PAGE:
The couch-potato portfolio is an indexing investment strategy that requires only yearly monitoring by an investor. An investor can implement this strategy by putting half of his or her money into a common stock fund that tracks the Standard & Poor's 500 Index (S&P 500) and the other half into a fund that mimics the Lehman U.S. Aggregate Bond Index for intermediate maturity bonds. At the beginning of each new year, the investor only needs to divide the total portfolio value by two and then rebalance the portfolio by putting half of the funds into the S&P 500 and the other half into the Bond Index.
Let's take a look at how the couch-potato model would have performed in relation to the S&P 500 and Bond Index (based on placing 50% of funds into the S&P 500 and 50% into the Bond Index and rebalancing at the beginning of each year).
Historical Returns Study (1997- 2007)
Bond investments are designed to be much more conservative than stocks. The couch-potato portfolio is designed to utilize 50% of the S&P 500 and 50% of the Bond Index to reduce the volatility of a portfolio at low cost and minimal effort to the investor. In rising stock market conditions, the S&P 500 will typically outperform bond investments, but with greater returns comes increased exposure to risk. During one of the worst bear market periods in U.S. history, from 2000-2002, the S&P 500 lost 43.1% overall, whereas, the couch-potato portfolio lost only 6.3% during the same period. Based on the 11-year study above, an investor would have given up 1.62% in additional annual return (average 9.61 minus 7.99) by using the couch-potato model.
Investors can benefit considerably by implementing a more sophisticated indexing strategy using multiple asset classes and by adding small and international stocks to boost returns. Some investors still prefer active management strategies even though studies have shown that 80% of managers do not beat the comparable index. The couch-potato strategy works for investors who want low cost and little maintenance in a portfolio that contains only U.S. stocks and bonds. Such investors sleep well at night knowing their risk is reduced by not having 100% of funds tied up in the stock market.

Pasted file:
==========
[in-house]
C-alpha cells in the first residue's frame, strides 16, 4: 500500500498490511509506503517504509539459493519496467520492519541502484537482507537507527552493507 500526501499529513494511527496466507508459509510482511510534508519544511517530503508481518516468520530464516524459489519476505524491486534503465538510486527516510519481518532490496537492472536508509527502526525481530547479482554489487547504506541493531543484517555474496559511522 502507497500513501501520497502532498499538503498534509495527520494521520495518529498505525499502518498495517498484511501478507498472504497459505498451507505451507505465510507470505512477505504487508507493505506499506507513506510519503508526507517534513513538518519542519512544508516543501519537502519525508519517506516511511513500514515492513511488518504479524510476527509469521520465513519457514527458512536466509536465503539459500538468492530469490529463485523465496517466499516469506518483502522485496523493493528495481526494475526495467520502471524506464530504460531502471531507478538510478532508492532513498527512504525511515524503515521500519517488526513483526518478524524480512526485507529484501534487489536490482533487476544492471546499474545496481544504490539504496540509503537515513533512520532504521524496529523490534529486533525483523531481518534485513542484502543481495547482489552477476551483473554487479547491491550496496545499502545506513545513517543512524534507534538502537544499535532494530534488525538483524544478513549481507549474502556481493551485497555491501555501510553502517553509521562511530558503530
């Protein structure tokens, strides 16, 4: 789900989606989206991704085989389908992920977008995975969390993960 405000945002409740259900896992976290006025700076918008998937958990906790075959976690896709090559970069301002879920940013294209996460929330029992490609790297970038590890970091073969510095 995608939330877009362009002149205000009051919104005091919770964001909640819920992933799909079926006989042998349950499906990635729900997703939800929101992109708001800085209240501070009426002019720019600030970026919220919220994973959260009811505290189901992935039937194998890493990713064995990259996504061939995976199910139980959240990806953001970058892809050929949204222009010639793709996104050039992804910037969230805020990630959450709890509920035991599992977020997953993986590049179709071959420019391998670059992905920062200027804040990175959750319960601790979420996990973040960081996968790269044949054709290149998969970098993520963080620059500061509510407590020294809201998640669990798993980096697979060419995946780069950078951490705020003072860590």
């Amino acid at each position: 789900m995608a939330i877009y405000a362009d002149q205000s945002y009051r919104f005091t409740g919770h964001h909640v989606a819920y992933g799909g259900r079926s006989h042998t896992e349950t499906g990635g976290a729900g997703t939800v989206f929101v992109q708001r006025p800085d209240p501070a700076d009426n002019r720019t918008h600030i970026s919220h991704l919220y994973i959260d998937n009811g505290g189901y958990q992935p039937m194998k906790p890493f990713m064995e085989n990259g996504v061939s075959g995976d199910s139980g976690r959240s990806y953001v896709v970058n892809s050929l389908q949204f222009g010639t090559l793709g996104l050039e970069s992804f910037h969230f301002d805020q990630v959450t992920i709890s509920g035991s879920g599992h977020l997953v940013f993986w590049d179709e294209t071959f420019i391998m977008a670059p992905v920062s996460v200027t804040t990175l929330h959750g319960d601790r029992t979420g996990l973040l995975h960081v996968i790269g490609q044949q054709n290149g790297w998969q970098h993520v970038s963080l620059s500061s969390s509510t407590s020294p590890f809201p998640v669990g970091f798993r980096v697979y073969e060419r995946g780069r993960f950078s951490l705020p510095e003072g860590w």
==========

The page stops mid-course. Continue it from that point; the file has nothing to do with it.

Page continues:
This question was answered by Steven Merkel.
Find out which mutual funds include only bonds in their portfolios. Learn why some funds invest in different types of bonds ... Read Answer >>
Learn how you can invest in the corporate bond market without investing a large amount of capital through bond funds and ... Read Answer >>
InvestingFind out how this approach reduces risk and costs so you can maximize your portfolio's return.
InvestingRead detailed information about index mutual funds with some of the lowest expense ratios in their categories, and learn about their pros and cons.
InvestingThese funds can provide stable returns for those who depend on their investment income.
Managing WealthLearn about the world's largest fund, the Vanguard Total Bond Market Index Fund, including its performance and portfolio highlights.
InvestingLearn about how overall portfolio risk can be reduced by adding a variety of different types of bond ETFs to a primarily stock portfolio.
Managing WealthThese historically tested methods will improve your investment results.
InvestingUnderstand how long-term bond mutual funds can benefit an investor's portfolio, and learn the best long-term bond mutual funds for 2016.
InvestingFind out what bonds can do for your investment portfolio.
InvestingLearn about bond mutual funds that investors may want to consider for 2016. Understand why the risk of rising interest rates is a concern heading into 2016.
InvestingHigh-yield corporate bond funds provide an interesting investment option, particularly for private investors chasing returns and a broad diversification.
A mutual fund or exchange-traded fund that seeks to replicate ...
An index used by bond funds as a benchmark to measure their relative ...
A portfolio management strategy and model for investing in fixed ...
For a single bond, it is a measure of maturity that takes into ...
The amount of return an investor will realize on a bond. Several ...
The person or persons responsible for investing a mutual, exchange-traded ...